#74 Keith in Calgary on 07.16.17 at 11:05 pm

#67….

Inheritances are not divisible in a divorce unless the funds are pooled. So, if you get a check, DO NOT PUT IT IN A JOINT ACCOUNT or joint asset. Period.

And to think Garth ridiculed my wife and I for our financial and legal marriage arrangements a few threads back. If you don’t plan for the worst, it will find you when you least expect it.

#75 sam on 07.16.17 at 11:11 pm

not sure how you can compare the return. with the house your total investment about 10% you cannot have a portfolio of the same 400 k with that and achieve a higher return.. this guy made about 40k on the downpayment.

#76 Cici on 07.16.17 at 11:19 pm

#12 Money Coach

“The Girl” quite obviously did not accumulate near that much money, which is why Garth (who knows the whole story) is encouraging him in polite terms not to be a dick.

Her salary was probably a lot lower, yet the living costs were probably split equally. Worse, she probably assumed more of the household expenses (many of us gals cook, clean and decorate the living quarters for our men, all of which involves costs in materials and time). I know that I sometimes feel frustrated that my BF (who I love incredibly) has plenty of time to sit on his fanny playing videogames thanks to the fact that I cook and clean and take care of him to ensure that he doesn’t starve or die of some horrible staphylococcus. But at least he realizes that and does a lot of sweet things to try to compensate despite that parastic gaming addiction (unlike some of the blowhards on this blog who constantly sis women and think we are all frivolous, self-serving fashion victims who don’t know how to read or count).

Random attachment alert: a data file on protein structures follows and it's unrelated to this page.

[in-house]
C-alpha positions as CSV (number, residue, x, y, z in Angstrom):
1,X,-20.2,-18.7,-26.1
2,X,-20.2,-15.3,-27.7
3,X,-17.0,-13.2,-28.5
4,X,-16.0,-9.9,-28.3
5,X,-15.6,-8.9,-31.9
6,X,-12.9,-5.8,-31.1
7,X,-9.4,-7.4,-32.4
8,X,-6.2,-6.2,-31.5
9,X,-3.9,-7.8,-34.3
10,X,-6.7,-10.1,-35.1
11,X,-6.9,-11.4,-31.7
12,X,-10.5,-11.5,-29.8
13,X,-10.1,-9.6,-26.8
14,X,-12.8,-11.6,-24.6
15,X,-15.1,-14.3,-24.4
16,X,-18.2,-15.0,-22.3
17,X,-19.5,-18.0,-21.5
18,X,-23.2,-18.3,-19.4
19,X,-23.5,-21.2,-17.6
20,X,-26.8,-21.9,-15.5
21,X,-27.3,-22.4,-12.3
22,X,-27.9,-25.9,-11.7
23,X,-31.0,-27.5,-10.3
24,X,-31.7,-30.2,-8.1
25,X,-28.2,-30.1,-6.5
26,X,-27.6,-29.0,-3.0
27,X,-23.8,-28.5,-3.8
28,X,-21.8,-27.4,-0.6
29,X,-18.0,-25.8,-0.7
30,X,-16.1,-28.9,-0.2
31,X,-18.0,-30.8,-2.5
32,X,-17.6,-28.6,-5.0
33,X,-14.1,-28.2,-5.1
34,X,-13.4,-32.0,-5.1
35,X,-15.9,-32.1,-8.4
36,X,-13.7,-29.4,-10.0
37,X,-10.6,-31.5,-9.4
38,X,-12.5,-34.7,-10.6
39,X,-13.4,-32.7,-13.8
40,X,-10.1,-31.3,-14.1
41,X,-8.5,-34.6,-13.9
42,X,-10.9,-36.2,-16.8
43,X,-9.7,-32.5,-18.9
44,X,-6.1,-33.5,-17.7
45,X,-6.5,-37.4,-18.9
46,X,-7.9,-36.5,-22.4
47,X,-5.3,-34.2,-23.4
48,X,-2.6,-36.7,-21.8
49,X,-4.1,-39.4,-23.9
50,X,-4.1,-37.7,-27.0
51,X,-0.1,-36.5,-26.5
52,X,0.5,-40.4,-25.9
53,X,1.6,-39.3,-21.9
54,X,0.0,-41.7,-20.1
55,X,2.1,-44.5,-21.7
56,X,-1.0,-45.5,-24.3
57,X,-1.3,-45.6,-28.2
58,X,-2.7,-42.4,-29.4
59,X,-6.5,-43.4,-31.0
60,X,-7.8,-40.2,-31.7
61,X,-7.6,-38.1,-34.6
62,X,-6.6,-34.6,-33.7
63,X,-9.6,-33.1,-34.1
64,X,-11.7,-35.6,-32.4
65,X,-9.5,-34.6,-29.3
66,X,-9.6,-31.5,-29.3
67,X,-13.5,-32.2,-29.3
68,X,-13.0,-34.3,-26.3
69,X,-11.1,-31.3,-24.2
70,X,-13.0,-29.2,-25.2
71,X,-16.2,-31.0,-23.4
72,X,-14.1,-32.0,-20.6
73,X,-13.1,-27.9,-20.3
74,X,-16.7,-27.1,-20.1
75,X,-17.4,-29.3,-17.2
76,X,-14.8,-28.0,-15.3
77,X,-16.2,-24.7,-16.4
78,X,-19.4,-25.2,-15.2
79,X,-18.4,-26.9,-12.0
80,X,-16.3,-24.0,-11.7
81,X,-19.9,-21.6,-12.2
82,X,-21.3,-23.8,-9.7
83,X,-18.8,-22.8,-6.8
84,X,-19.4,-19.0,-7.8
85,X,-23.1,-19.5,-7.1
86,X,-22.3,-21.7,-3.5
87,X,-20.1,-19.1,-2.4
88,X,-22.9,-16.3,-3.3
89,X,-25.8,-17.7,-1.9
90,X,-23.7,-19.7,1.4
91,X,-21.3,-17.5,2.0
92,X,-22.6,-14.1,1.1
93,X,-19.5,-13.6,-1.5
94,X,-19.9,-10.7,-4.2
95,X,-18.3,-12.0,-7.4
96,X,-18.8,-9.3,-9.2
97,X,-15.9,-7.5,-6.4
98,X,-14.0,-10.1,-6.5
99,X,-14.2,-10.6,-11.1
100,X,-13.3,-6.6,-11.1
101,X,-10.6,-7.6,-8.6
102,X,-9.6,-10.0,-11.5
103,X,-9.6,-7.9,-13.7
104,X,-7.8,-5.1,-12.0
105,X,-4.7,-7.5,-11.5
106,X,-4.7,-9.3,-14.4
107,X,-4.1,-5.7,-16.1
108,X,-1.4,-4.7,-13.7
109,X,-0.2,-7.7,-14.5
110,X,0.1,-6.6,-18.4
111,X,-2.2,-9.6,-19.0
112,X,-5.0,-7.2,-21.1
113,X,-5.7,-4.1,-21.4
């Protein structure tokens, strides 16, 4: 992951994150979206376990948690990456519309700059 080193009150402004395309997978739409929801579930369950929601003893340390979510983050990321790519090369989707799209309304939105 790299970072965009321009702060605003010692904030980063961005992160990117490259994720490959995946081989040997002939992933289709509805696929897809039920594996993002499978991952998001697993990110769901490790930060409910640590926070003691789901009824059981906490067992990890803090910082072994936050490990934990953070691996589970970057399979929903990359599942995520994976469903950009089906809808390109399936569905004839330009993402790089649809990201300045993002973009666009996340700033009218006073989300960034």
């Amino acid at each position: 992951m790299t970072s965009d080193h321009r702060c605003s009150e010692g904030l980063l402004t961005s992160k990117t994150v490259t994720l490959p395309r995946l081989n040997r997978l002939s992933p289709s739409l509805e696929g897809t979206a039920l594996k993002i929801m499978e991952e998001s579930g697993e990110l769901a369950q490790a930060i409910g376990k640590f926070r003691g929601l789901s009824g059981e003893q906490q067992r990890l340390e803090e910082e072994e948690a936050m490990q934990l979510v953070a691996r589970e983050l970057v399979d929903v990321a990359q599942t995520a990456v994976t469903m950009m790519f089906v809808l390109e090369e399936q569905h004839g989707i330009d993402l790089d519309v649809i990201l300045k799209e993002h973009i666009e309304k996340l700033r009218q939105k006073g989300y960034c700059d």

So, how do you determine what’s fair? Gotta look at services rendered and monetize the contributions. Not very sexy, but Iain appears to get off on spreadsheets anyways.

#77 Cici on 07.16.17 at 11:22 pm

I meant “dis” not “sis” women…bloody iShit technology!

#78 Smoking Man on 07.16.17 at 11:35 pm

You are one cheap flip-flop from perdition. — Garth
….

You envious bastard